A few years ago, a survey by the Pew Research Center’s Forum on Religion & Public Life found that Americans on average were broadly illiterate about the core beliefs, writings, and teachings of Judaism, Christianity, and Islam. Only about half of Americans, for example, know the Koran is the sacred text of Islam, Martin Luther was somehow associated with the Protestant Reformation, or that the four gospels of the New Testament are Matthew, Mark, Luke, and John (see the executive summary here). The findings echoed those of Stephen Prothero’s New York Times bestselling study, Religious Literacy: What Every American Needs to Know – And Doesn’t (HarperCollins 2007), which documented the public’s general lack of knowledge about religions that many claim as near and dear to their hearts. Prothero argued that religious illiteracy was not simply an internal problem for particular religious groups and denominations but a fundamentally civic one that Americans need to remedy: presidents and politicians regularly invoke religious texts in civic discourse, after all, and knowledge of world religions would contribute to more informed foreign policy.
Whether or not you agree with Prothero, it is striking that the high rates of religious illiteracy — at least in respect to knowledge of the Hebrew and Christian bibles — can so easily coexist with the widespread availability and accessibility of ancient texts. Never before has it been easier to read, hear, and understand 1 and 2 Corinthians. Anyone with an internet connection has a thousand new digital resources at their fingertips. You can visit the Bible Gateway to read the Corinthian correspondence in dozens of languages (ancient and modern) and translations along with devotional readings and commentaries, or go to the Blue Letter Bible to find commentary, study tools, Greek text, images, sermons, music, and cross-references. Have a question about a certain part of 1 Corinthians? Ask it at biblical hermeneutics stack exchange, a crowdsourced resource designed for theologians, bible students, and anyone interested in exegetical analysis of texts. There are audio sermons galore freely available at sites such as SermonAudio and Preach It Teach It. And YouTube, of course, has a growing body of video sermons: a search on “Corinth” and “sermons” turns up nearly a thosand hits. Then there are sermons, homilies, and studies that are constant on the internet.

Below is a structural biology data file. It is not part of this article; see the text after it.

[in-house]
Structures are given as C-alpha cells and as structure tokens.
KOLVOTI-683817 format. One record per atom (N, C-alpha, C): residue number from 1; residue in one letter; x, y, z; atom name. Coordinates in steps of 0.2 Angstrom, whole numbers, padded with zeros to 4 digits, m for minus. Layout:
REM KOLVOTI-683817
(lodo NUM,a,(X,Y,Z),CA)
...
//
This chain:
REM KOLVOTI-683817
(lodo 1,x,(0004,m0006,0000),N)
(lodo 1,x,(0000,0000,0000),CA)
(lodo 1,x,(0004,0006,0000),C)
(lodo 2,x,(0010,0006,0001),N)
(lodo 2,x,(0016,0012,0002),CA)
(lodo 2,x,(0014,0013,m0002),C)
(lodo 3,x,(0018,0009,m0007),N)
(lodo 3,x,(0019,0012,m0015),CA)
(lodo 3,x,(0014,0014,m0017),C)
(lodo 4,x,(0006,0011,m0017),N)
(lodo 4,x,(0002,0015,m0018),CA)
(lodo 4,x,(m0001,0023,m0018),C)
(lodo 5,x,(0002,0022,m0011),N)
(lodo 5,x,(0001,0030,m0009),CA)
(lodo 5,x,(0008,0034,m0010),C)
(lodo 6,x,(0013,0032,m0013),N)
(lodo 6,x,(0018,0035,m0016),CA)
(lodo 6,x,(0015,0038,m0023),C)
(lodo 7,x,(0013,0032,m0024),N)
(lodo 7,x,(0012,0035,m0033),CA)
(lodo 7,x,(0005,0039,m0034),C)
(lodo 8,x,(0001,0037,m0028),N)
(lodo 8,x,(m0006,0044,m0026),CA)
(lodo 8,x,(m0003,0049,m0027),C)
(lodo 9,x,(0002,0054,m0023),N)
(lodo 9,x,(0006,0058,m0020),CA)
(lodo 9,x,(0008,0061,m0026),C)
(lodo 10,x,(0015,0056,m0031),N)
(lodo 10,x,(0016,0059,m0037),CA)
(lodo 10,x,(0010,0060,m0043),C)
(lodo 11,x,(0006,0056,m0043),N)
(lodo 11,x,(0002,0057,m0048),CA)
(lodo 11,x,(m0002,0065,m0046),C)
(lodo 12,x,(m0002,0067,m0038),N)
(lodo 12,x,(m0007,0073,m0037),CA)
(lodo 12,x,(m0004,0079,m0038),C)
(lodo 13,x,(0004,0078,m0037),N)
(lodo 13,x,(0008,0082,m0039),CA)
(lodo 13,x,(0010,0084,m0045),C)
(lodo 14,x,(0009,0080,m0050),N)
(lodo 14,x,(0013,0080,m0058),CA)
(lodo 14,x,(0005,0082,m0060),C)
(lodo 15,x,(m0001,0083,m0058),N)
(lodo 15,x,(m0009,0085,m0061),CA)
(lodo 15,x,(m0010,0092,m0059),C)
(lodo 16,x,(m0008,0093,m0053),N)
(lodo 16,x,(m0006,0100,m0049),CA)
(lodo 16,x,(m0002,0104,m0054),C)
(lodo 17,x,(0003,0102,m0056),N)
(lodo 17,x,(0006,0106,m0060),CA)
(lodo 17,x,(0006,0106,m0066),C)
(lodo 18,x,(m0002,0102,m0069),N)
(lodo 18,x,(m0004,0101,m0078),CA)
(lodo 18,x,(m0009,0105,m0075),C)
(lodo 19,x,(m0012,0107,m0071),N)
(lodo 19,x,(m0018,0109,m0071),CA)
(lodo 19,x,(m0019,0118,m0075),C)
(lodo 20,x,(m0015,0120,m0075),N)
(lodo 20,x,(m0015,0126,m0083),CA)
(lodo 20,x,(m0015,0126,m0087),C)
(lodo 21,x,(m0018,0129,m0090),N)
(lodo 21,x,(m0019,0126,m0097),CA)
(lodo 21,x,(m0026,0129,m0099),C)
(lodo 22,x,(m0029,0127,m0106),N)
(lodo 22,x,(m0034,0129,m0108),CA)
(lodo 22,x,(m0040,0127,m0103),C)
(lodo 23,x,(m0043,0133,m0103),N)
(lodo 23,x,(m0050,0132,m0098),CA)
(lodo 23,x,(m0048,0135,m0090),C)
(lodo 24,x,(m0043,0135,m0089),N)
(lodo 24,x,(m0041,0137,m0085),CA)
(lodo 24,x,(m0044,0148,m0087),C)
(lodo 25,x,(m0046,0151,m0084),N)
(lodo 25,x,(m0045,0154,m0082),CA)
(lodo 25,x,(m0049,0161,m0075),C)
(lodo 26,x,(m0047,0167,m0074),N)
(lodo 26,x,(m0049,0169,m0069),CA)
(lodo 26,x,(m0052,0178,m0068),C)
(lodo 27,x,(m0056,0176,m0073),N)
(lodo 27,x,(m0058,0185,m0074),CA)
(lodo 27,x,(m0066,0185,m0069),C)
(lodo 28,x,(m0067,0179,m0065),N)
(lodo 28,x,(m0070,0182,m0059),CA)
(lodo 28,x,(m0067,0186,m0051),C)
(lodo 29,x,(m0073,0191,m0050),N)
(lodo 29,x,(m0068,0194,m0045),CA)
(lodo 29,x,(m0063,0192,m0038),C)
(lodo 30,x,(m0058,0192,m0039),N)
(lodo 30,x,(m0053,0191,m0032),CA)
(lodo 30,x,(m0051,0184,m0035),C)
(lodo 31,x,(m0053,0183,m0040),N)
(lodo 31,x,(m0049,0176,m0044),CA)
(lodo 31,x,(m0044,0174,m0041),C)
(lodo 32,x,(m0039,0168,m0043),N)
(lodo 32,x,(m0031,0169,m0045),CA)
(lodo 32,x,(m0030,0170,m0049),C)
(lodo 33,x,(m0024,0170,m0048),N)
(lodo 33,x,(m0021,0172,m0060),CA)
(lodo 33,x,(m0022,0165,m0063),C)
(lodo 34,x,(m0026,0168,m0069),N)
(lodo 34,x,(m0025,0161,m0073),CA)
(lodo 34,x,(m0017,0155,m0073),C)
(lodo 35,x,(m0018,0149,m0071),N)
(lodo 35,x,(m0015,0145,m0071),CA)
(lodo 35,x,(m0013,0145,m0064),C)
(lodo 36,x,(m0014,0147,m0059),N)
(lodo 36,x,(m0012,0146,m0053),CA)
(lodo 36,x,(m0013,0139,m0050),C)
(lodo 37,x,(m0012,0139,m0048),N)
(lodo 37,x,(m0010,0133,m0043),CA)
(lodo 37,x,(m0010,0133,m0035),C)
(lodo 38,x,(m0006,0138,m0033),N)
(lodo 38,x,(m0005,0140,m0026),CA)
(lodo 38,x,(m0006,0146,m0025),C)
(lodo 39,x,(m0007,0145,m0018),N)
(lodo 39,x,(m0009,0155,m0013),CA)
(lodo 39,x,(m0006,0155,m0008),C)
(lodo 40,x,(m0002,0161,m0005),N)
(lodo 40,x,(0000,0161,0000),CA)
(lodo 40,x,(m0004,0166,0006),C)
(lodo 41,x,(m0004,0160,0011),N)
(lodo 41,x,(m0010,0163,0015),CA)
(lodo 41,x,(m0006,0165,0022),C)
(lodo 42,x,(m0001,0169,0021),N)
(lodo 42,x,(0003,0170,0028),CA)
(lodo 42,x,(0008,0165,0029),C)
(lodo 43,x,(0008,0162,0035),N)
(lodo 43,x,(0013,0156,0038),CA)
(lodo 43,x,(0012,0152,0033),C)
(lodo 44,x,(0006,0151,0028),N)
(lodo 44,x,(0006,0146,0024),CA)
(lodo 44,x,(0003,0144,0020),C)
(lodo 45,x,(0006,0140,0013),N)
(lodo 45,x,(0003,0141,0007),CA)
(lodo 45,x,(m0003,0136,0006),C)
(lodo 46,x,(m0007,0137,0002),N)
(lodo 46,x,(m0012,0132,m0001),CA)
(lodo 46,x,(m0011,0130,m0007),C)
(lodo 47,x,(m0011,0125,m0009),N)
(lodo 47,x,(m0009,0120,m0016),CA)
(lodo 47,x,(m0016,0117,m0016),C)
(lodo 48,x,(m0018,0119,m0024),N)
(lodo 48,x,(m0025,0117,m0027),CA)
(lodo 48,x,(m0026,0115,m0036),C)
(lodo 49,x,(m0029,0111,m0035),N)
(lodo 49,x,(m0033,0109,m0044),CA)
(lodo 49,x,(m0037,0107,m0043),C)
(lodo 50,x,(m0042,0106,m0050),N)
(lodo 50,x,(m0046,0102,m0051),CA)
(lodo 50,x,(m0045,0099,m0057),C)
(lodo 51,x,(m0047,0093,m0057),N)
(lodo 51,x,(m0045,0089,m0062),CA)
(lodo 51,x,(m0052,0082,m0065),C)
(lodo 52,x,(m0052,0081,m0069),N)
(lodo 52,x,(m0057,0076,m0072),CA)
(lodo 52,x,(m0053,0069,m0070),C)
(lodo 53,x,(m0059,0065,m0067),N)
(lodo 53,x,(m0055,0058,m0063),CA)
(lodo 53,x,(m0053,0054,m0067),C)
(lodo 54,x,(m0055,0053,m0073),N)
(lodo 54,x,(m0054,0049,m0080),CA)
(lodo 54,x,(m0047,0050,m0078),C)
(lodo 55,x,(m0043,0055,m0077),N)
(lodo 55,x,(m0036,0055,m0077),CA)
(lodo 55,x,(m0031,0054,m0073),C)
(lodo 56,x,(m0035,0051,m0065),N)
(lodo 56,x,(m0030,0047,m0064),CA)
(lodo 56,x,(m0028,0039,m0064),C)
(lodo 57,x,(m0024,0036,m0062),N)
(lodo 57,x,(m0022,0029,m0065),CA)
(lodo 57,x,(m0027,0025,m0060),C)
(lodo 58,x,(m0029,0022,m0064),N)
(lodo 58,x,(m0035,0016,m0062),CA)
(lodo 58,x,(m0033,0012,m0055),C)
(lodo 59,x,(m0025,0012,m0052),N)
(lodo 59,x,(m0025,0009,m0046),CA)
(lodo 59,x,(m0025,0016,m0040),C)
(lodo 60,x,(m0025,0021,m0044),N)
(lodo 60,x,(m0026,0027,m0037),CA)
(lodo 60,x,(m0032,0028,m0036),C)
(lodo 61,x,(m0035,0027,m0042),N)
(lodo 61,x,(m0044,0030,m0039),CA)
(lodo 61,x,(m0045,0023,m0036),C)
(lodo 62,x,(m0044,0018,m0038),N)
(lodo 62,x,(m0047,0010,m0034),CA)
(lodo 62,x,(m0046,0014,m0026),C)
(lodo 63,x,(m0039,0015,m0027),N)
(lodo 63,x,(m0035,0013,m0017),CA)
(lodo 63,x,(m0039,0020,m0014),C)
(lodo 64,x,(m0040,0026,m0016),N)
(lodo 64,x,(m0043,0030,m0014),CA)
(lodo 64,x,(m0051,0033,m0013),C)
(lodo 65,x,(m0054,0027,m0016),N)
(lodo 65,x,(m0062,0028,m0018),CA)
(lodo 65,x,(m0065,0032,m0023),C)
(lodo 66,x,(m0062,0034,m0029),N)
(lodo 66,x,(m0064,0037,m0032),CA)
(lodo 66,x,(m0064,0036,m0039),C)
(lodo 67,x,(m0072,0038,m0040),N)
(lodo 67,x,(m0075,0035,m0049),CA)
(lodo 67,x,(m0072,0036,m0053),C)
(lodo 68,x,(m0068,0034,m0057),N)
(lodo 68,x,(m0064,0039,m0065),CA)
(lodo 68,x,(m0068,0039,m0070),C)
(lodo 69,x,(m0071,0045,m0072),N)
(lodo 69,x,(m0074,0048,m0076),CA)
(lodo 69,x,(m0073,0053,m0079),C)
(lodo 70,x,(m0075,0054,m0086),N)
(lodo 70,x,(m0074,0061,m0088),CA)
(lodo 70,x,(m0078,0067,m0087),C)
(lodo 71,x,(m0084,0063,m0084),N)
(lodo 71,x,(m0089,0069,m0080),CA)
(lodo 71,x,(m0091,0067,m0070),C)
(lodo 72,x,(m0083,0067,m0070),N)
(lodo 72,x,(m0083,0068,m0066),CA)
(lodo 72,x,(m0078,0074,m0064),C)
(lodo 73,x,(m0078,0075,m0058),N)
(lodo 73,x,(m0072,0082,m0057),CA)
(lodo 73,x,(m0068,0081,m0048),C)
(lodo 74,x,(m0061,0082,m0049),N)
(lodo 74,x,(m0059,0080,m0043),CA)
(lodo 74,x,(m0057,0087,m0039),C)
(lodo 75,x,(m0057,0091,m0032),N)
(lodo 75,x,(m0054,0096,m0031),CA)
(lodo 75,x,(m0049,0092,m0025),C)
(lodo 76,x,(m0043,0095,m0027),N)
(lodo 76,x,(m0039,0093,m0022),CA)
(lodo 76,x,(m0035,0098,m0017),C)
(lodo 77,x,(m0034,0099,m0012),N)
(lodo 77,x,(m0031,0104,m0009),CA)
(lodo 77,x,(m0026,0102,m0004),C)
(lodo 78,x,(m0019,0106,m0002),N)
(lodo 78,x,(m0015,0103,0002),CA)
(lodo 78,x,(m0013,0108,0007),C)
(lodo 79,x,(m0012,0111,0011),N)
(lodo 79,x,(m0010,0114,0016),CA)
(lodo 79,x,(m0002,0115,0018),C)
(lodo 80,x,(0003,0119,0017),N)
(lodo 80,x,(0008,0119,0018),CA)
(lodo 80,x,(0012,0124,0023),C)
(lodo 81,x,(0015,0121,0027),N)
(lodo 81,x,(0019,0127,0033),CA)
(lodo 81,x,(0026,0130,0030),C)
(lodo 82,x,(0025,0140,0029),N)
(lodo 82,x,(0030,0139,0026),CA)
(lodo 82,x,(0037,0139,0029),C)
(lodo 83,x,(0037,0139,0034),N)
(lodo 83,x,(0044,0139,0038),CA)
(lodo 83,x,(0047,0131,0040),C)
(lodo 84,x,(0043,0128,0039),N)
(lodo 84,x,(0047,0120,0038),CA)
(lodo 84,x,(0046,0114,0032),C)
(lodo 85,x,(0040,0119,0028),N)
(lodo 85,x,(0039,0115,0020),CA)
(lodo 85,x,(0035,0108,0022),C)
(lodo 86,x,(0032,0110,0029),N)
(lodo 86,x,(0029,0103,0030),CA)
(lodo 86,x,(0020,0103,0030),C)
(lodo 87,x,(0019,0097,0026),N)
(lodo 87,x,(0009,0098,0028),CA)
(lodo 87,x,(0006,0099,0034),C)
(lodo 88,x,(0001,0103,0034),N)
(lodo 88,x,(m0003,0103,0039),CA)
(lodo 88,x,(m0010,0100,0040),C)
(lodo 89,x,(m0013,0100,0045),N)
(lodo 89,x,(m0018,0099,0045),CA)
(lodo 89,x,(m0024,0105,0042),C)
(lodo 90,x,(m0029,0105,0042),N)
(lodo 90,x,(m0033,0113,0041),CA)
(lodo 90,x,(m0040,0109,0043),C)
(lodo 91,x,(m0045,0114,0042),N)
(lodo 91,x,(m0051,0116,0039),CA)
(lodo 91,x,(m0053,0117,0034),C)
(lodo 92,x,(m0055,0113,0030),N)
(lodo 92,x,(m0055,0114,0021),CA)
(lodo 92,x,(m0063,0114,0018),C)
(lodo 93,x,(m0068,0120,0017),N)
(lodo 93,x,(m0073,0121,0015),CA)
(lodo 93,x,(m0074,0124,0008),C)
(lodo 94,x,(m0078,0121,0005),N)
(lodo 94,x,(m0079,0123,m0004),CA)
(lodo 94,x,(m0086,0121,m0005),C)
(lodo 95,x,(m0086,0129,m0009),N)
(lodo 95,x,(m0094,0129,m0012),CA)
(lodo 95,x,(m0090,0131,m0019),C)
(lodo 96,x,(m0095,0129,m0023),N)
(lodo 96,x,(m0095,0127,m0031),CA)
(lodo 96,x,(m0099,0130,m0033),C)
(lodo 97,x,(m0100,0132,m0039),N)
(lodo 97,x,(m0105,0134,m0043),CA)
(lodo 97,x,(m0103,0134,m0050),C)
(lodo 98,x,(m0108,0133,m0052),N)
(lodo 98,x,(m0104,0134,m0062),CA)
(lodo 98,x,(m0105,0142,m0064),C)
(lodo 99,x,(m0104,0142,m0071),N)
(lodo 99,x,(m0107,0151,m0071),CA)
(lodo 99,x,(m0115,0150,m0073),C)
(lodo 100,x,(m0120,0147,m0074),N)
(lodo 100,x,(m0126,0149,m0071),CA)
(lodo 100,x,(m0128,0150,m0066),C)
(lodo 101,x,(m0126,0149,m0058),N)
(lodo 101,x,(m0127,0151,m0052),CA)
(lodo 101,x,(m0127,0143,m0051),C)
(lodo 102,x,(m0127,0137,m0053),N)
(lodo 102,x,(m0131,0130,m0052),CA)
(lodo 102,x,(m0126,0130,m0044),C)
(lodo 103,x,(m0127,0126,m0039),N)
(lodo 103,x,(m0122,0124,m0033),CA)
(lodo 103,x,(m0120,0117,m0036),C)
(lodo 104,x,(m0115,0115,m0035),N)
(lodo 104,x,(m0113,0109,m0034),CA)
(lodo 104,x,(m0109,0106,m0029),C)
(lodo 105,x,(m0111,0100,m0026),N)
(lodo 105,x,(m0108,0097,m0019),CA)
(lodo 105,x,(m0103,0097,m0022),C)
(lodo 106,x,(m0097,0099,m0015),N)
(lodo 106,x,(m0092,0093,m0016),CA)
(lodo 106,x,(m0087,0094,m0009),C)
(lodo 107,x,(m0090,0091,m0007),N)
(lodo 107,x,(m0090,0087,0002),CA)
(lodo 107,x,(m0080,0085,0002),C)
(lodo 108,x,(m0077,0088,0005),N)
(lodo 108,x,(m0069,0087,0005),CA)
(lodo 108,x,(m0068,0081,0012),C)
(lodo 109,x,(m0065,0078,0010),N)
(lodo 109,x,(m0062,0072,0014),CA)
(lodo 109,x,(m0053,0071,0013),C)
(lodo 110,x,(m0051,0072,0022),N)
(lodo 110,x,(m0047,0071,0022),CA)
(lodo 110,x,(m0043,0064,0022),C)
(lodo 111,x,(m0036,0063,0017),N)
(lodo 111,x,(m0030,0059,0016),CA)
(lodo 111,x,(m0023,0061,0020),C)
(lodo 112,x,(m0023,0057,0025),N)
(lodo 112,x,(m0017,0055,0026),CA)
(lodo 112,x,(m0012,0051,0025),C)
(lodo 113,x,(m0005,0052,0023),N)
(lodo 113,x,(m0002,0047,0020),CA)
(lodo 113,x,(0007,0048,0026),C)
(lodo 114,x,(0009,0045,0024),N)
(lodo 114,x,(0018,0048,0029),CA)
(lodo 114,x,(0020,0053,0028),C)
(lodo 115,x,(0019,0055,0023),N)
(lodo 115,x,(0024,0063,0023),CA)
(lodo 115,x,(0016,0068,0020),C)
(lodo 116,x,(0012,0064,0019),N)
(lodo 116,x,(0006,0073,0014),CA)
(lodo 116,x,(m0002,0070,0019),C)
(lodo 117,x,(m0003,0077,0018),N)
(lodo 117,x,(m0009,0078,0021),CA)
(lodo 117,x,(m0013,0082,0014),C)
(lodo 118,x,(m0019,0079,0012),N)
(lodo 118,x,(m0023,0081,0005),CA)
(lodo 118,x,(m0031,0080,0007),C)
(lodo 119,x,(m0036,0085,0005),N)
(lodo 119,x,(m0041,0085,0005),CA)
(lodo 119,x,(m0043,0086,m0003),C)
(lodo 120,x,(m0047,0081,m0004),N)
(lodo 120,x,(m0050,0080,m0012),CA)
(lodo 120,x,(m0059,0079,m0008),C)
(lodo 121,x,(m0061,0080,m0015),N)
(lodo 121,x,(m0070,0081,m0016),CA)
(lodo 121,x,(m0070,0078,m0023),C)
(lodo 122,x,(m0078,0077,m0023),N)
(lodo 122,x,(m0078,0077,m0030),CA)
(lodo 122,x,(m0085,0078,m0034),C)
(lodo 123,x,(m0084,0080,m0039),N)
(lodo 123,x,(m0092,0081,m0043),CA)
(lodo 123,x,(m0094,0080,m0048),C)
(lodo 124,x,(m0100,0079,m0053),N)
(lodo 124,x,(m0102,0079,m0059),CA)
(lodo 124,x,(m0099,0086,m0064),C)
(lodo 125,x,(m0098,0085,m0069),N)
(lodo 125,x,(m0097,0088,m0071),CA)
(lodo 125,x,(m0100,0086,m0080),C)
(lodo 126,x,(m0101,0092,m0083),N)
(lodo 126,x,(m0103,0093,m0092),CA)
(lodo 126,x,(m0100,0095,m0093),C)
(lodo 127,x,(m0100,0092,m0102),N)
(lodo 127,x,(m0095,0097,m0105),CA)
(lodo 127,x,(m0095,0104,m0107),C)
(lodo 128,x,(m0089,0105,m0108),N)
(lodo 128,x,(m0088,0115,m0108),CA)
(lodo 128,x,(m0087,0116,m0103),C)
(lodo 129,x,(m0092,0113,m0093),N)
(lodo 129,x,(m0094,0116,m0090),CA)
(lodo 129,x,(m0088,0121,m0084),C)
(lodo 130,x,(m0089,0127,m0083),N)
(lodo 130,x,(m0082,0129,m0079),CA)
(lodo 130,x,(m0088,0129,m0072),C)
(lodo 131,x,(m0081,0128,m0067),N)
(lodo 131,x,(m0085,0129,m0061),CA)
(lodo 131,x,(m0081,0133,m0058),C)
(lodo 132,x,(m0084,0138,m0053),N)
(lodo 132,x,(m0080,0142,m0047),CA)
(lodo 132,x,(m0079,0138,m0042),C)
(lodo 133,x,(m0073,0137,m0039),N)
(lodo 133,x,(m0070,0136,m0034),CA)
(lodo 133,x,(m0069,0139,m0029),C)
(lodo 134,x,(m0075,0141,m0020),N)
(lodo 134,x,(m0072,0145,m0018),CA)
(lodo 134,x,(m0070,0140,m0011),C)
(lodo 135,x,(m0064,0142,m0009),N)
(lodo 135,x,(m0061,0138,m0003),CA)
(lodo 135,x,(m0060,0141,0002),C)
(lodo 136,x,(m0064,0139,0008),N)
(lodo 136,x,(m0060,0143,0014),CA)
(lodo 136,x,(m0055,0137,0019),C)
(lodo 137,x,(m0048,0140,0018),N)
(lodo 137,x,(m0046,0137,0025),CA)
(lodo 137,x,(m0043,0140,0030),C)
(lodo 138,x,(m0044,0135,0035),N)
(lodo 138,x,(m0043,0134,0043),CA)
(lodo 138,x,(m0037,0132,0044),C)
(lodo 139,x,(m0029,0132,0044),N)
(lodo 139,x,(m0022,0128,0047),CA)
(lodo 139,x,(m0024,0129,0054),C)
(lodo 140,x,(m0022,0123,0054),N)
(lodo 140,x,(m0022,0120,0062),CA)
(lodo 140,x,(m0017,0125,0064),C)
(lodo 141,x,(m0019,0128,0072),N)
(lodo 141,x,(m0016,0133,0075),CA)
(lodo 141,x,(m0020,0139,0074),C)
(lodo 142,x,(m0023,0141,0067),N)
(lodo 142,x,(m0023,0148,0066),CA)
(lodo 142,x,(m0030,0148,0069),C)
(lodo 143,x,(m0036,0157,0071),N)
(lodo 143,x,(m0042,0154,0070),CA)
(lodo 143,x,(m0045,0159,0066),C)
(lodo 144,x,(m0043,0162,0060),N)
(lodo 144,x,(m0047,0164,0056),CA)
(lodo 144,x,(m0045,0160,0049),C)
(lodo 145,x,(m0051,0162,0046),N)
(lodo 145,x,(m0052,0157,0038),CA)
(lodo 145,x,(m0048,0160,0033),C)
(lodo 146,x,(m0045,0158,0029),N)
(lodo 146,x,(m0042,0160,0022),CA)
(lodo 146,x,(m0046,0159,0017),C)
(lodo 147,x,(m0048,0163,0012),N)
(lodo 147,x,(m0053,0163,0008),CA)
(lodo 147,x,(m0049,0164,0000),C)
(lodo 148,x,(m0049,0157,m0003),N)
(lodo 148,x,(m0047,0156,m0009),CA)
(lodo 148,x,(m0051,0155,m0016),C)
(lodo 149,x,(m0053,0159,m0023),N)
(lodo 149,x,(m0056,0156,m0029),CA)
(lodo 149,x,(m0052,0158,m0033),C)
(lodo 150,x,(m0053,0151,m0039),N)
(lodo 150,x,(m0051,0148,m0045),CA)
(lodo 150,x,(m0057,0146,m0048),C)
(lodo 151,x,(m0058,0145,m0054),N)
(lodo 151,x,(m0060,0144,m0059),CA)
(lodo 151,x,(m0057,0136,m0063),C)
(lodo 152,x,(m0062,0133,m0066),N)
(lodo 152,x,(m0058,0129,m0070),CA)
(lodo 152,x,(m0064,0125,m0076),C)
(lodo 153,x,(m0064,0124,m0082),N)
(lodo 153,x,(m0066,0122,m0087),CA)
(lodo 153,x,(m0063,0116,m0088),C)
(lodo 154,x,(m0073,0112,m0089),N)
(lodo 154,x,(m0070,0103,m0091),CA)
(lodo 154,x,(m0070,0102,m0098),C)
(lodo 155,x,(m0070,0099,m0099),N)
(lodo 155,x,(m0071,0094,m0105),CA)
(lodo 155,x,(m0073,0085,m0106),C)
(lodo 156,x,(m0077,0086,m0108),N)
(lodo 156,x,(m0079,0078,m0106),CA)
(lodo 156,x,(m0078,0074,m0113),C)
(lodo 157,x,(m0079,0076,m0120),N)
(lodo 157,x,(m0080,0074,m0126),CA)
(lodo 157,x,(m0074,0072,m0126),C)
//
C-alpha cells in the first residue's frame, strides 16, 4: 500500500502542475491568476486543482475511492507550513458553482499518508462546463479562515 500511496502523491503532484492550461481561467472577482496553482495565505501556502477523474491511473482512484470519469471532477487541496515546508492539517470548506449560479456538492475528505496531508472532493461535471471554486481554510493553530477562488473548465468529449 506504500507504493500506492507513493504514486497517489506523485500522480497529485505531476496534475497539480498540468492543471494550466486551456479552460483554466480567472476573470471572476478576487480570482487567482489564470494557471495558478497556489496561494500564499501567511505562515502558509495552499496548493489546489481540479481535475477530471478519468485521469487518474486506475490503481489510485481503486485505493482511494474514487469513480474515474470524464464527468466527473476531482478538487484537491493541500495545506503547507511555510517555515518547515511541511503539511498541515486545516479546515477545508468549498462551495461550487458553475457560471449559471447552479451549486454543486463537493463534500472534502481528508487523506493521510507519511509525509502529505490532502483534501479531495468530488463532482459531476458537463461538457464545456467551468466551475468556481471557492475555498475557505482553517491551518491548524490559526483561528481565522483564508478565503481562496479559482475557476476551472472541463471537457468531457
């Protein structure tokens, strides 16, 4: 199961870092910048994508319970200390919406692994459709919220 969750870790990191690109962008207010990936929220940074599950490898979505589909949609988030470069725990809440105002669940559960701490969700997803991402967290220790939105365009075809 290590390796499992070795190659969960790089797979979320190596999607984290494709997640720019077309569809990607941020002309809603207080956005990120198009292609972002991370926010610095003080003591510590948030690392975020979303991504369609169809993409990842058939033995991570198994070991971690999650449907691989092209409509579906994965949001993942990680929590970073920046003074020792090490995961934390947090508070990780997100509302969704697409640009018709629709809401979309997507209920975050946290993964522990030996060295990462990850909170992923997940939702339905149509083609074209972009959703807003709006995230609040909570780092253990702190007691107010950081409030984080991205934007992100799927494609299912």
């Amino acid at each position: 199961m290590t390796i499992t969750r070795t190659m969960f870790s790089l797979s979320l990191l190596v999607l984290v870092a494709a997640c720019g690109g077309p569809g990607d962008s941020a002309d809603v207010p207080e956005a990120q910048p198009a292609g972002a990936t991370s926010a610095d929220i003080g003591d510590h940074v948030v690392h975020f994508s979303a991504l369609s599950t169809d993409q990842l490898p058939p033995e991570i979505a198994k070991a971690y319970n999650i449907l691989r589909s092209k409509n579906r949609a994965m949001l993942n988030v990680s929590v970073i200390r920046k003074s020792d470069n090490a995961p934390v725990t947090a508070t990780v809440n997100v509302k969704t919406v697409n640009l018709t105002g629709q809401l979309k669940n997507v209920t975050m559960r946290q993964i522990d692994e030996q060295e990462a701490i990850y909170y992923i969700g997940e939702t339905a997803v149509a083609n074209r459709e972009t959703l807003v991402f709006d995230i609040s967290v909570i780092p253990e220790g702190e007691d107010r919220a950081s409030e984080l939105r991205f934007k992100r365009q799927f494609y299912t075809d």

I’m not sure if such resources contribute to any deep literacy about the Corinthian situation, or simply create a glut of information, but they have widely disseminated to an unprecedented extent the content and interpretations of Pauline literature and the Corinthian churches of Corinth. Over the next few weeks, I’ll continue to look at different ways that scholars are using both digital media and alternate forms of publication to explore the religious world of Corinth in the first century CE and educate a public that has the decreasing ability to read and study a long text.
This marks the fifth post in a Lenten series on resources for the study of religion and Christianity in Corinth. Earlier posts include